One company that has more experience than most when it comes to web-based content is Rooster Teeth Productions, whose hugely popular show Red Vs Blue has just celebrated it’s 10th anniversary. Set in the world of the video game Halo, the show follows the travails of two opposing sets of soldiers - Red and Blue. To recreate the Halo universe Rooster Teeth used an animation technique called Machinima, which uses the actual 3D engine of the game to do the majority of the creation, while the animators control the characters just as a player would. It’s a strange form of digital puppetry, but it allows the team to produce impressive, authentic scenes in the world where fans of the series have already spent many immersive hours.
The show has become something of a benchmark for independent, online creators due to the fact that it has proven to be an enduring, high quality, and (through the selling of merchandise, DVDs, and even the creation of a fans convention) profitable entity.
‘We’ve just put out a 15-disc Blu-ray box set,’ explains Matt Hullum, CEO of Rooster Teeth, ‘that was sort of a big compendium of everything we’ve done over the last 10 years in Red Vs Blue. We sold over a million discs, just in the fourth quarter last year...which is pretty amazing.’
One of the key reasons for the success of Red Vs Blue, and one that is often mentioned by producers of online content, is the relationship that creators have with their fans.
‘Online we have almost a direct conduit to the audience’ says Matt. ‘You can make stuff really fast, and you can put stuff out really fast, and get feedback really fast. That of course has a multiplying effect towards the next thing you put out. Another thing that is pretty essential to being an online content creator, as opposed to working in a traditional network model, is that the content producers are kind of all on the same competitive level, the same playing field. Anyone can put out a video online and if people like it it will be a smash. It doesn’t matter whether it was made by the biggest studio in the world and cost megabucks, or it’s one guy with a camcorder, a good idea, and his friends in the back yard. It really strips away all that. I think that’s disconcerting to networks, because it’s hard to apply the old models into the new paradigms.’
One of the criticisms often aimed at online content is that it is nothing more than a quick-fix medium; somewhere for people to watch two-minute videos between other tasks. Whereas this could certainly be true in the past, with the restrictive nature of slower internet connections being a key factor, trends are emerging that suggest that the nature of online viewing is in transition.
‘We’ve definitely seen a change where people are willing to watch longer,’ Matt continues, ‘They want longer, and that’s great because it enables guys like us to expand our horizons. If we can have the liberty of telling a story over the course of two hours instead of two minutes then we can do a lot more interesting things. Basically people have gotten used to the format of online video, it’s not a different thing any more. It’s not a novelty. It used to be that you were only watching it on a computer, now you can be watching a YouTube video on almost any screen. You watch on a computer, you watch on a phone, you watch on TV at home through some kind of connected device. It’s got to the point where the content is crossing all technology barriers, which I think also means that any of the creative limits that were being imposed by technology...those are going away as well.’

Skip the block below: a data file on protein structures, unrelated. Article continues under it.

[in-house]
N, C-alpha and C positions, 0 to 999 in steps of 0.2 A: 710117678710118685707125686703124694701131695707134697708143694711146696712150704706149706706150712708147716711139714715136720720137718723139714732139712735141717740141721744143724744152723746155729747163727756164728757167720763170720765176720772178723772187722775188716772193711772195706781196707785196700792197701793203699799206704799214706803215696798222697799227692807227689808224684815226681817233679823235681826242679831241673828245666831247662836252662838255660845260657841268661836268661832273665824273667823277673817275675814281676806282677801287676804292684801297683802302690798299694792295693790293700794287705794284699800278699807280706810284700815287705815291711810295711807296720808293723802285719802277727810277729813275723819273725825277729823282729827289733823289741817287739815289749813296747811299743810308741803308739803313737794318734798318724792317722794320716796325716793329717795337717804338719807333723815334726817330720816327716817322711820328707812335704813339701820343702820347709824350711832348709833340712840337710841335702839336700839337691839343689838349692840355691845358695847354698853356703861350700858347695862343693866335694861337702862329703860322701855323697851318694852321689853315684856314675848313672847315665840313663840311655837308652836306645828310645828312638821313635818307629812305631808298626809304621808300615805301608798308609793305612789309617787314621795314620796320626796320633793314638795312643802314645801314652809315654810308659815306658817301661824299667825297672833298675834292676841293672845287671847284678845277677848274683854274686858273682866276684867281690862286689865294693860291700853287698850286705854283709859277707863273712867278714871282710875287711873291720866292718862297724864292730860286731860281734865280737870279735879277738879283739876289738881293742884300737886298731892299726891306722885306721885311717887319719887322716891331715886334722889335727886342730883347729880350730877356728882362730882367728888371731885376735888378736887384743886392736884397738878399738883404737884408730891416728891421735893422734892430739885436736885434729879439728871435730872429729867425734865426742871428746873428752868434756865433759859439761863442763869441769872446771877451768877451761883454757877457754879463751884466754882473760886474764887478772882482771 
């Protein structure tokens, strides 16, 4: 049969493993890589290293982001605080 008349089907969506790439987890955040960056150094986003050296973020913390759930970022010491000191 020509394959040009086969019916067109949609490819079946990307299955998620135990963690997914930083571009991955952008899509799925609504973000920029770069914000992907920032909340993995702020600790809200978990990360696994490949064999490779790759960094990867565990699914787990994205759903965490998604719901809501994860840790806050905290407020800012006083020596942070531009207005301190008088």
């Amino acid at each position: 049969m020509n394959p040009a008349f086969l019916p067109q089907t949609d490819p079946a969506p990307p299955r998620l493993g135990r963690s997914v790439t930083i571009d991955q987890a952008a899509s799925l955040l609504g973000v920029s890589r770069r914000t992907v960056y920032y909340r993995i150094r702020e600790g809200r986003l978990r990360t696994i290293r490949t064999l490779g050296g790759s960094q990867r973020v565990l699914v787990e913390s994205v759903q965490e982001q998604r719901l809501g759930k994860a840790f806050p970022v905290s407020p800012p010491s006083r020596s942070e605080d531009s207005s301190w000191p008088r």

As content is freed from the confines of the front room, and mobile devices continue to increase in power and performance, are we seeing the emergence of the next generation of a media audience? One whose expectations differ greatly from those of us who grew up in an age where the television set was the sole repository of video-based entertainment?
‘In general, the heaviest concentration of online video viewers are what they call that lost generation’, states Matt. ‘There’s a segment of the population, more male than female, that’s like 15-25 years old, and they’re not getting TVs, cable television, they don’t have landlines – they basically do everything on their mobile phones, maybe a laptop or possibly a tablet.
They’re not going to have a TV ever in their lives, they come to www.roosterteeth.com instead. That’s a big, big demographic, to be sure. As they age that generation that is not going to get a TV between 15 and 25...ten years from now they still won’t have a TV, and they’ll be 35 and then 45. As they get older we’re going to see that whole technological shift happen.’
Broadcasters still hold an enormous amount of control over content that people consume: remember the figure we started with: 89 percent of the BBC's audience continue to watch live programming on their TVs.